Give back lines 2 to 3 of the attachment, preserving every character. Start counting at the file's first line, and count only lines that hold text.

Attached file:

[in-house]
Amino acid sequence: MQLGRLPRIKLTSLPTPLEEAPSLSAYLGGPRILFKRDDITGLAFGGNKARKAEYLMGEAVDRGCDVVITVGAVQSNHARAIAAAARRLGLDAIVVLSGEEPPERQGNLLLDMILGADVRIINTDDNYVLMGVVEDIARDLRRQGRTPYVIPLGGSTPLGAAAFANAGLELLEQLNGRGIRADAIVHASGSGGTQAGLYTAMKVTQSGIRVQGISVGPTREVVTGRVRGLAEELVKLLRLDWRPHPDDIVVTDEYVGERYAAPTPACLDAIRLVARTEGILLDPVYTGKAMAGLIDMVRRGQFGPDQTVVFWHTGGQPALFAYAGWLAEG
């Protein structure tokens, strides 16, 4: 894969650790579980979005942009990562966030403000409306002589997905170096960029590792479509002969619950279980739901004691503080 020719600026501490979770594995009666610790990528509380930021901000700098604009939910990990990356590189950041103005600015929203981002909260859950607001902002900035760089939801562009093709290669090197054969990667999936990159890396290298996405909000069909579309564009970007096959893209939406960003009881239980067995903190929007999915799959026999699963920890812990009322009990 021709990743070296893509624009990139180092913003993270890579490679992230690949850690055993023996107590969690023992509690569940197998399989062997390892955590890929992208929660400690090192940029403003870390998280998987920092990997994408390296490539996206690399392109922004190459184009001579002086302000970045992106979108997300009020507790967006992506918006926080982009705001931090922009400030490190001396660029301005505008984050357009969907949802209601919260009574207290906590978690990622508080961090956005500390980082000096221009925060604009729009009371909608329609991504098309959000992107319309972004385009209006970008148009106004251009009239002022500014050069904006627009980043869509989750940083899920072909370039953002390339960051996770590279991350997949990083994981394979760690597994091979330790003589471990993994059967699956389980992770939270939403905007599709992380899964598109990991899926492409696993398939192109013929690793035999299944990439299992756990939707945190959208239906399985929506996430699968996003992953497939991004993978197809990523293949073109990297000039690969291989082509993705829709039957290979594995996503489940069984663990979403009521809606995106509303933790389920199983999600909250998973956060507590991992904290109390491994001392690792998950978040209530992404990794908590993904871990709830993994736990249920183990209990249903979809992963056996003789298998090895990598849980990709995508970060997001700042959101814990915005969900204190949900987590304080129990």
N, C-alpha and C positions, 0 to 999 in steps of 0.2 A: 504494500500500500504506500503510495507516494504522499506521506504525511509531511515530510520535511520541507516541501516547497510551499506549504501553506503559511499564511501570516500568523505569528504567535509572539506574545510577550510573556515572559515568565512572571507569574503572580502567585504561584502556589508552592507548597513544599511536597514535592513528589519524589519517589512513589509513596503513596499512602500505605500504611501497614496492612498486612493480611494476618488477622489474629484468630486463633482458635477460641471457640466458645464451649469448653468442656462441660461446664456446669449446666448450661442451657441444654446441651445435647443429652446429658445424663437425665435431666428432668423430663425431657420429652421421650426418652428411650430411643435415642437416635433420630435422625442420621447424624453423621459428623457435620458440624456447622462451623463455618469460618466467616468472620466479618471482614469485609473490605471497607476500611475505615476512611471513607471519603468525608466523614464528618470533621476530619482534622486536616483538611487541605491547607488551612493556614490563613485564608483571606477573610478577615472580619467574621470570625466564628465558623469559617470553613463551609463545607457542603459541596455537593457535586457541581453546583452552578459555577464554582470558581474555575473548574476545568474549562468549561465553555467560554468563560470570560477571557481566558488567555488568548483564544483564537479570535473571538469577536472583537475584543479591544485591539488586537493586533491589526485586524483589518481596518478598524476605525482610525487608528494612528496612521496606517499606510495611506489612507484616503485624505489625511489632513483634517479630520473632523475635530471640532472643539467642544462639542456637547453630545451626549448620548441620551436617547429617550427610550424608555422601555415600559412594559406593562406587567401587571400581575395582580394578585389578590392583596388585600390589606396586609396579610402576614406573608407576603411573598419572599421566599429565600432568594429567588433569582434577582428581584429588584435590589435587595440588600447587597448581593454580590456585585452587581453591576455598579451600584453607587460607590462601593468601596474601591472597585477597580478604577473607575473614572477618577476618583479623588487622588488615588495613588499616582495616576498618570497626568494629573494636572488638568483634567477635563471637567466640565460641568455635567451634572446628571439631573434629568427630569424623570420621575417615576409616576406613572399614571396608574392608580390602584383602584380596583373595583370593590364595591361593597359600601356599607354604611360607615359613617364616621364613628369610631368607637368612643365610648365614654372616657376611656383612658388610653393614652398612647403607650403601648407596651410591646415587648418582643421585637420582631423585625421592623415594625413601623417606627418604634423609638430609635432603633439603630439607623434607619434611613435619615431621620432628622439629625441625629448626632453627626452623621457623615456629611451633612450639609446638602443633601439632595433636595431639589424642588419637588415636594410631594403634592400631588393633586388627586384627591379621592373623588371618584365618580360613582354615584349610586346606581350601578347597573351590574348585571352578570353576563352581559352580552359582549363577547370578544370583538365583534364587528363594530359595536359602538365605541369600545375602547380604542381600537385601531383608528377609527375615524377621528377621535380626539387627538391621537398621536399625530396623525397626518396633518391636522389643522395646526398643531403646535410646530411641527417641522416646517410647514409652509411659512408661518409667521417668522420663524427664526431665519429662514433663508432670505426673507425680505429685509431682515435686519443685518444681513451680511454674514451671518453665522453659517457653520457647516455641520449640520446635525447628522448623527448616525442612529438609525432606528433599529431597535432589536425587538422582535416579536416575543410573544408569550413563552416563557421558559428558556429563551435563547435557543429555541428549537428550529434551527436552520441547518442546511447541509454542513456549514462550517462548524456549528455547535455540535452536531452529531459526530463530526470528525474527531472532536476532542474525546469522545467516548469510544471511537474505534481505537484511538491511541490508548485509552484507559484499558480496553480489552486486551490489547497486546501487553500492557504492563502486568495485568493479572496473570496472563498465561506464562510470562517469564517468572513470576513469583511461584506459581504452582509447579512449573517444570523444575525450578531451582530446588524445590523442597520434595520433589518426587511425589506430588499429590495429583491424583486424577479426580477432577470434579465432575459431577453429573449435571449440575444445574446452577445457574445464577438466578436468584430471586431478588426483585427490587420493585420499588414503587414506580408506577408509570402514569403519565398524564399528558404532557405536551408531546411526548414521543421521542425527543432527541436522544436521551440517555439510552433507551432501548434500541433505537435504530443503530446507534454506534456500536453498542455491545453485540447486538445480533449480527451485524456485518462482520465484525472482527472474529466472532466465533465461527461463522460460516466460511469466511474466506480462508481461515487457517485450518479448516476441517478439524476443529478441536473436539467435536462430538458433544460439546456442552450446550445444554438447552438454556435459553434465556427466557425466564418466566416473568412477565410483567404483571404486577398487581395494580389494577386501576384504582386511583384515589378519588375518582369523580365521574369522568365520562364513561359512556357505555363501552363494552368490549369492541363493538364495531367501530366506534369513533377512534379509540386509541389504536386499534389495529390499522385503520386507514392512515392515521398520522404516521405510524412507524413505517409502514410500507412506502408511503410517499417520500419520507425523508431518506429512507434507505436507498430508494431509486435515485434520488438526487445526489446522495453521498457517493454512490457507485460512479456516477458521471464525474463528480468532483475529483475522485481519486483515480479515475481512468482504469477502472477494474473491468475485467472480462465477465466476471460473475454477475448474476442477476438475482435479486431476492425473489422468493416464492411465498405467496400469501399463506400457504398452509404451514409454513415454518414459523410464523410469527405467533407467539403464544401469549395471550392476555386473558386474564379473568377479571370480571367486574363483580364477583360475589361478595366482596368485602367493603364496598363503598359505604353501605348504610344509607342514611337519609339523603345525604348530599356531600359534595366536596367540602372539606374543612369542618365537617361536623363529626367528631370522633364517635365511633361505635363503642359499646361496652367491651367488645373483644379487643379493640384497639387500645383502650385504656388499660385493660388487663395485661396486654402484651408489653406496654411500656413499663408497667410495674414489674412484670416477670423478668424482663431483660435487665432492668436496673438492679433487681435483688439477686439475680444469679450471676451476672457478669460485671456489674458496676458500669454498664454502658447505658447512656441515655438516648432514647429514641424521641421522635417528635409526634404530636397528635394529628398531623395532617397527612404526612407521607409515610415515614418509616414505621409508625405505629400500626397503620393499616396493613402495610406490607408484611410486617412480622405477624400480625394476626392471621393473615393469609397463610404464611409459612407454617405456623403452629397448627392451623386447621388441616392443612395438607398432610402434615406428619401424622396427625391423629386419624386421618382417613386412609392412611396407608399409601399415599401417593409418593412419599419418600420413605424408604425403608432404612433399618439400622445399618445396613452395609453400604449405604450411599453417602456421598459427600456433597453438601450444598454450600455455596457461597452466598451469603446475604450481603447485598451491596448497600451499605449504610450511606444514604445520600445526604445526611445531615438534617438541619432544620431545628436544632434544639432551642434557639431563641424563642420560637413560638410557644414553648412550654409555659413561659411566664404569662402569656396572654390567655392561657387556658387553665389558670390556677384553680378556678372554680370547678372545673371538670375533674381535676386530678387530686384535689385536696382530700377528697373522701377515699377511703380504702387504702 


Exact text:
Amino acid sequence: MQLGRLPRIKLTSLPTPLEEAPSLSAYLGGPRILFKRDDITGLAFGGNKARKAEYLMGEAVDRGCDVVITVGAVQSNHARAIAAAARRLGLDAIVVLSGEEPPERQGNLLLDMILGADVRIINTDDNYVLMGVVEDIARDLRRQGRTPYVIPLGGSTPLGAAAFANAGLELLEQLNGRGIRADAIVHASGSGGTQAGLYTAMKVTQSGIRVQGISVGPTREVVTGRVRGLAEELVKLLRLDWRPHPDDIVVTDEYVGERYAAPTPACLDAIRLVARTEGILLDPVYTGKAMAGLIDMVRRGQFGPDQTVVFWHTGGQPALFAYAGWLAEG
């Protein structure tokens, strides 16, 4: 894969650790579980979005942009990562966030403000409306002589997905170096960029590792479509002969619950279980739901004691503080 020719600026501490979770594995009666610790990528509380930021901000700098604009939910990990990356590189950041103005600015929203981002909260859950607001902002900035760089939801562009093709290669090197054969990667999936990159890396290298996405909000069909579309564009970007096959893209939406960003009881239980067995903190929007999915799959026999699963920890812990009322009990 021709990743070296893509624009990139180092913003993270890579490679992230690949850690055993023996107590969690023992509690569940197998399989062997390892955590890929992208929660400690090192940029403003870390998280998987920092990997994408390296490539996206690399392109922004190459184009001579002086302000970045992106979108997300009020507790967006992506918006926080982009705001931090922009400030490190001396660029301005505008984050357009969907949802209601919260009574207290906590978690990622508080961090956005500390980082000096221009925060604009729009009371909608329609991504098309959000992107319309972004385009209006970008148009106004251009009239002022500014050069904006627009980043869509989750940083899920072909370039953002390339960051996770590279991350997949990083994981394979760690597994091979330790003589471990993994059967699956389980992770939270939403905007599709992380899964598109990991899926492409696993398939192109013929690793035999299944990439299992756990939707945190959208239906399985929506996430699968996003992953497939991004993978197809990523293949073109990297000039690969291989082509993705829709039957290979594995996503489940069984663990979403009521809606995106509303933790389920199983999600909250998973956060507590991992904290109390491994001392690792998950978040209530992404990794908590993904871990709830993994736990249920183990209990249903979809992963056996003789298998090895990598849980990709995508970060997001700042959101814990915005969900204190949900987590304080129990």